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Behind the curtains

Photo: K. Gopinathan

HOW DID Cinderella feel when her glittering gown turned into rags and the majestic horses became mice at the stroke of midnight? You get some clues when you walk into Rex theatre now, where only recently you sat by the edge of your seat and watched Spiderman II take on the baddies. The screen is now blank, and as you scan the rows of empty seats, your eyes pick up every single tear in the rexene covers.

It's one jerky jump cut from Rex on Brigade Road to Kamakya theatre in Kathriguppe — in terms of the films they run and the milieu they cater to. But a similar gloom has descended on this suburban theatre too. Rex and Kamakya are among the 70-odd theatres that have shut shop in response to the bandh call given by the Karnataka Cinema Theatre Owners' Association. The owners are angry with the Kannada film industry's demand to ban non-Kannada films for seven weeks, and the Government's apathy to the impasse.

Same scene

Walk into the deserted Kamakya theatre and you find the booking clerk, Ramnath, chatting with Anand, the manager. Some pending painting work is in progress. Kamakya caters to the large Telugu population in the locality and runs mostly Telugu films. "Not that we don't run Kannada films at all," says Anand. Films such as America America, H2O, and Kutumba did well here. "But there can't be a Ravichandran or a Upendra-starrer every week, right? If we have to run a Kannada film every week, there won't even be boni!" says Ramnath.

Venkatappa, the proprietor of Kamakya, is lost in thought outside the theatre. He employs 15-odd people and doesn't know how he is going to sustain the infrastructure if there are restrictions on what films he can show. He pleads for a live-and-let-live attitude. "People speaking all languages live in the city. You can't tell them all to watch the same language films," he says.

Anil Kapoor, owner of Rex and Symphony, has a manner of speaking that's altogether different from that of Venkatappa. But the idea underlying his eloquent argument is the same. He employs over 100 people in the two theatres. And to pay them, besides footing electricity bills and so on, is not going to be easy. "But, for me, it's more than a matter of revenue," he reasons. "To say don't show films of certain languages is to deny my own and my patrons' constitutional rights."

Rex, a theatre that Kapoor's family bought in 1962, has been running Kannada films for the morning show on Rajyotsava day as a gesture. "Not that anyone comes to watch them," he shrugs.

"As a businessman, I would run a Kannada film if I could do good business with it. But that won't work here." He's livid that the Government simply has washed its hands off the whole thing. "Who's running the show in the State?! Besides, how will banning other language films help the Kannada industry?"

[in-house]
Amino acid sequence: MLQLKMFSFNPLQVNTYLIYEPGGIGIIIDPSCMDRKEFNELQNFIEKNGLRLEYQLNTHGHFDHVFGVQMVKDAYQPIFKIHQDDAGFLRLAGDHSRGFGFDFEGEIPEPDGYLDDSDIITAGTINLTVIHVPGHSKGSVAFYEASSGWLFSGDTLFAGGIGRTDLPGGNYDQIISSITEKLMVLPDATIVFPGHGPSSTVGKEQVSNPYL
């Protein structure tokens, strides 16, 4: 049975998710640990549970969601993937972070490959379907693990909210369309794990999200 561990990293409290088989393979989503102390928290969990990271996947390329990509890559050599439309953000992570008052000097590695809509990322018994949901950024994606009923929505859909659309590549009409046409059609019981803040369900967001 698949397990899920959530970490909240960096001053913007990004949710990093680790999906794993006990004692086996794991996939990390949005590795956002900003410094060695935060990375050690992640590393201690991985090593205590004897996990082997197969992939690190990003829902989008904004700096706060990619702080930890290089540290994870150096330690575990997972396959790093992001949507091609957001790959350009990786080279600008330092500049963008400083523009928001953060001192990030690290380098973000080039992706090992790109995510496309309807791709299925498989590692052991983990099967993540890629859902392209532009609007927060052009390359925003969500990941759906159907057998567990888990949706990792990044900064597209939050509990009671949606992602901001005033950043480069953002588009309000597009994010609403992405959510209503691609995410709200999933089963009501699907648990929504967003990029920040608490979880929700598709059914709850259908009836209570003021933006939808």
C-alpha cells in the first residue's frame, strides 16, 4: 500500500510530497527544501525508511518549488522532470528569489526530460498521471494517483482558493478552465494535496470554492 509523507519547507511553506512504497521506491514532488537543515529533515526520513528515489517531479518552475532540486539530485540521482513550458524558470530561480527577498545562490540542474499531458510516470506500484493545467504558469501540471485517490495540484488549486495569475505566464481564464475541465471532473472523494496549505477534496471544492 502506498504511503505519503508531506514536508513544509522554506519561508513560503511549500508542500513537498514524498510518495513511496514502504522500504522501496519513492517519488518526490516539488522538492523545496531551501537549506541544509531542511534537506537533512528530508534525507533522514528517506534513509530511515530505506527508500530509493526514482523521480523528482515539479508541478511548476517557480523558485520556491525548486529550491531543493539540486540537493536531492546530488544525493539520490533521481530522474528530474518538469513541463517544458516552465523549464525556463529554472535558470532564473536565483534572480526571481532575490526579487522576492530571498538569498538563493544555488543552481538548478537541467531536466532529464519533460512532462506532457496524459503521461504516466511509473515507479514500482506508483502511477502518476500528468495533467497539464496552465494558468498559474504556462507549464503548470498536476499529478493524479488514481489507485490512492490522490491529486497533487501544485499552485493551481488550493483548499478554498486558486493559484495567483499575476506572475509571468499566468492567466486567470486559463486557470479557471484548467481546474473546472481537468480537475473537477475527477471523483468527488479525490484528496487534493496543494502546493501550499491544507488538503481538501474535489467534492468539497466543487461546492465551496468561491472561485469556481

One only needs to ask K.C.N. Mohan who runs Navrang, the theatre in Rajajinagar that exclusively runs Kannada films, for the answer. The theatre hasn't closed and Vishnuvardhan's Aptamitra is running there. But has there been any increase in the collection following the ban on other language films? Mohan has a hearty laugh. One should be more than foolish to believe that people will rush to watch Kannada films because there's a ban on other language films, he says. "The collection, in fact, has gone down because there is so much publicity about closure of theatres in media that many assume all theatres are closed!" .

S. Prasad, who runs Innovative Multiplex, had an altogether different problem. He actually tried procuring a Kannada film following the ban. But the producers demanded an advance that made the task impossible. "All excuses for not being able to give an exclusive print," he says. And with no new Kannada releases slated for tomorrow, he wonders what is going to happen to even theatres that run only Kannada films. And even if there were releases every week, it doesn't take much imagination to say that a couple of Kannada releases can't sustain the 100-odd theatres in Bangalore.

Prasad says that his losses, per week, would be to the tune of Rs. 25 lakh. Several people who earn a livelihood around the business of theatre — from canteen boys to those associated with film advertising — will be severely affected by this impasse.

Ask Lucas and Joseph at Rex, to know exactly how. You find Lucas, who has been working as the gatekeeper at Rex since 1968, helping Joseph, a carpenter, repair some broken chairs in the balcony. "With no shows, I don't get the OT that I otherwise get. It makes a difference of Rs. 50 a day." They'll get their salary, at least for the time being. "If it's one or two days it's okay, madam... " says Joseph, hesitantly. The duo, for whom cinema is more a matter of the next meal than any Cinderella magic, doesn't even dare think what could happen if the impasse and the bandh continue indefinitely.

* * *

Big loss

DHANANJAY K.V., the co-ordinator of the Karnataka Cinema Theatre Owners' Association, answers questions on the bandh:

What are the losses to the industry and the government because of the bandh?

The loss to the industry per week is between Rs. 2.5 crore and Rs. 3 crore. The Government loses about Rs. 75 lakh per week by way of taxes.

Who are the allied professionals who will be affected by the bandh?

Actually too many to even keep tabs on — from print shifters and print processing labs to canteen people and theatre staff.

What, in your view, is an amicable way of settling the dispute?

We could divert the entire tax proceeds of non-Kannada films to pay the subsidy of Kannada films.

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